Polish transplantology in crisis

NIK about the organisation and financing of organ transplantation

More and more people are waiting for organ transplants, however the number of donors is going down. Reasons included permanent shortage of transplant organs, underestimated and outdated transplant pricing which had an adverse impact on hospitals’ activity in terms of organ procurement. The condition of the Polish transplantology got even worse along with the outbreak of the COVID-19 epidemic. As a consequence, record-breakers had to wait as long as 12 years for a transplant. NIK points out that the Minister of Health suspended works on the draft Transplantation Act (started in 2017) for an indefinite period. No changes have been made ever since to improve the organisation and financing of organ transplantation in Poland.

An organ transplant is a health- and life-saving procedure used in case of an end-stage organ failure. Organs used in transplantology come mainly from deceased donors. Only kidneys and liver fragments may be taken from living donors but the percentage of such transplants is relatively low. In Poland the rate of kidney transplants from living donors totals 0.8 and is among the lowest in Europe. Kidney transplants are three times more frequent in Czech Republic, seven times more frequent in Germany, Spain and France, not to mention the Netherlands where such procedures are performed 27 times more often.

Key audit findings

The Minister of Health carried out a long-term programme called the National Programme for the Development of Transplantation Medicine for 2011-2021. The Programme outlays went up from PLN 450 million to 620 million. NIK has negatively evaluated the execution of four out of eight Programme objectives related to organ transplants.

The Programme assumed an increase in the number of organ transplants from deceased donors by at least 100% and kidney transplants from living donors by at least 500% against 2009. The objectives were not met, though. Until 2019 (one year before the epidemic outbreak), the number of organ transplants went up only by 40% and the number of kidney transplants from living donors increased by 126%. According to NIK the Minister’s efforts in this area were ineffective.

The Minister of Health’s works to develop telecommunications and IT  transplant registries were also ineffective. After 10 years, conceptual and analytical works on a new telecommunications and IT system were still pending.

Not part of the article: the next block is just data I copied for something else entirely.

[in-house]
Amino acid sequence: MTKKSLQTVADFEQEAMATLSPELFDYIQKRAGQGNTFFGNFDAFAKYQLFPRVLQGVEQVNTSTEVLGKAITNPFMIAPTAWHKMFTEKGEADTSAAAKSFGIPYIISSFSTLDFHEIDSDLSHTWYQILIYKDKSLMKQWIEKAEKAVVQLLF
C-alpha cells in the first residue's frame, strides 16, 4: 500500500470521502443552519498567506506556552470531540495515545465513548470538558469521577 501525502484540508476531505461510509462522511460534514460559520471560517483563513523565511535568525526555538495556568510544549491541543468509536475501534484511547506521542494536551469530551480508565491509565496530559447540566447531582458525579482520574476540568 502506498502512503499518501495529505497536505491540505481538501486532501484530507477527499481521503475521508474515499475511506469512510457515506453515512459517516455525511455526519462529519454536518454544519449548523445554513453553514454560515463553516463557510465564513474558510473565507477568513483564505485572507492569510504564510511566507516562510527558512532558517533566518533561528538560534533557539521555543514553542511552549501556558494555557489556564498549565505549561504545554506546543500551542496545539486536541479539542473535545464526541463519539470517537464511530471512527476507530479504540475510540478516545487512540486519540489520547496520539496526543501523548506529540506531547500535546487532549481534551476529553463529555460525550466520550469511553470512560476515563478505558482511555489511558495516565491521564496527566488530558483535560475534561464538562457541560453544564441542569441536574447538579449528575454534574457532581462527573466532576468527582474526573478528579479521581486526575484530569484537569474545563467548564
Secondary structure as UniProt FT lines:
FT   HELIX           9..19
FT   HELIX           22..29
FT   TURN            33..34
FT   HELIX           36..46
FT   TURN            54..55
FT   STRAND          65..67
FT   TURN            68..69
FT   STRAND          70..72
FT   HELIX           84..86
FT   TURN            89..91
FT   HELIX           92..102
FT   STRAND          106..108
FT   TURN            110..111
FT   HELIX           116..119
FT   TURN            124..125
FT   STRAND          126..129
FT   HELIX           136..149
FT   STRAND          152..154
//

At the end of 2020, there were 1799 persons on the transplant waiting list. Most of them waited for kidney transplants (1007 persons), heart transplants (415 persons) and lung transplants (168 persons). The average transplant waiting time was:  for kidneys – 430 days (emergency – 30 days), for heart – 603 days (emergency – 91 days), for lungs – 225 days (emergency – 1 day), for liver – 121 days (emergency – 1 day). As of 30 June 2021, 1630 persons were waiting for an organ transplant (including 58 individuals waiting for an emergency surgery).

The audit findings show that in 2016-2021 (1st half), the transplant waiting time was getting longer and longer. In 2016, record-breakers waited over four years for a surgery, whereas in 2020 it was as long as 12 years.

In 2016-2020, the total of 7882 organs were harvested from dead donors (in whom brain death was confirmed) and 7344 organs were transplanted (93% of the harvested ones). At the same time, 352 organs were harvested from living donors and the same number was transplanted. The majority of the transplanted organs were kidneys – 4881 (61.9%) and liver - 1690 (21.5%).

Organs harvested from dead and living donors in total (per organ type)

Organs transplanted from dead and living donors in total (per organ type)

The COVID-19 epidemic outbreak in March 2020 had a negative impact on the Polish organ transplantology. One of the reasons was the need to adapt medical facilities to treat COVID-19 patients. In the first year of the epidemic, as compared with the previous year, the number of hospitals offering organ procurement went down by 13% and thus the number of real donors decreased by 26%. As a result, in the first year of the epidemic the number of all harvested organs plummeted by nearly 20%. In the epidemic fewer patients reported for transplants and at the same time there were more deaths among persons from the waiting list.

In 2016-2021 (1st half), the number of potential organ donors (i.e. dead persons reported by hospitals) totalled 3442. The total number of real donors in that period (i.e. dead persons from whom organs were harvested) was 2666.

Number of potential  and actual organ donors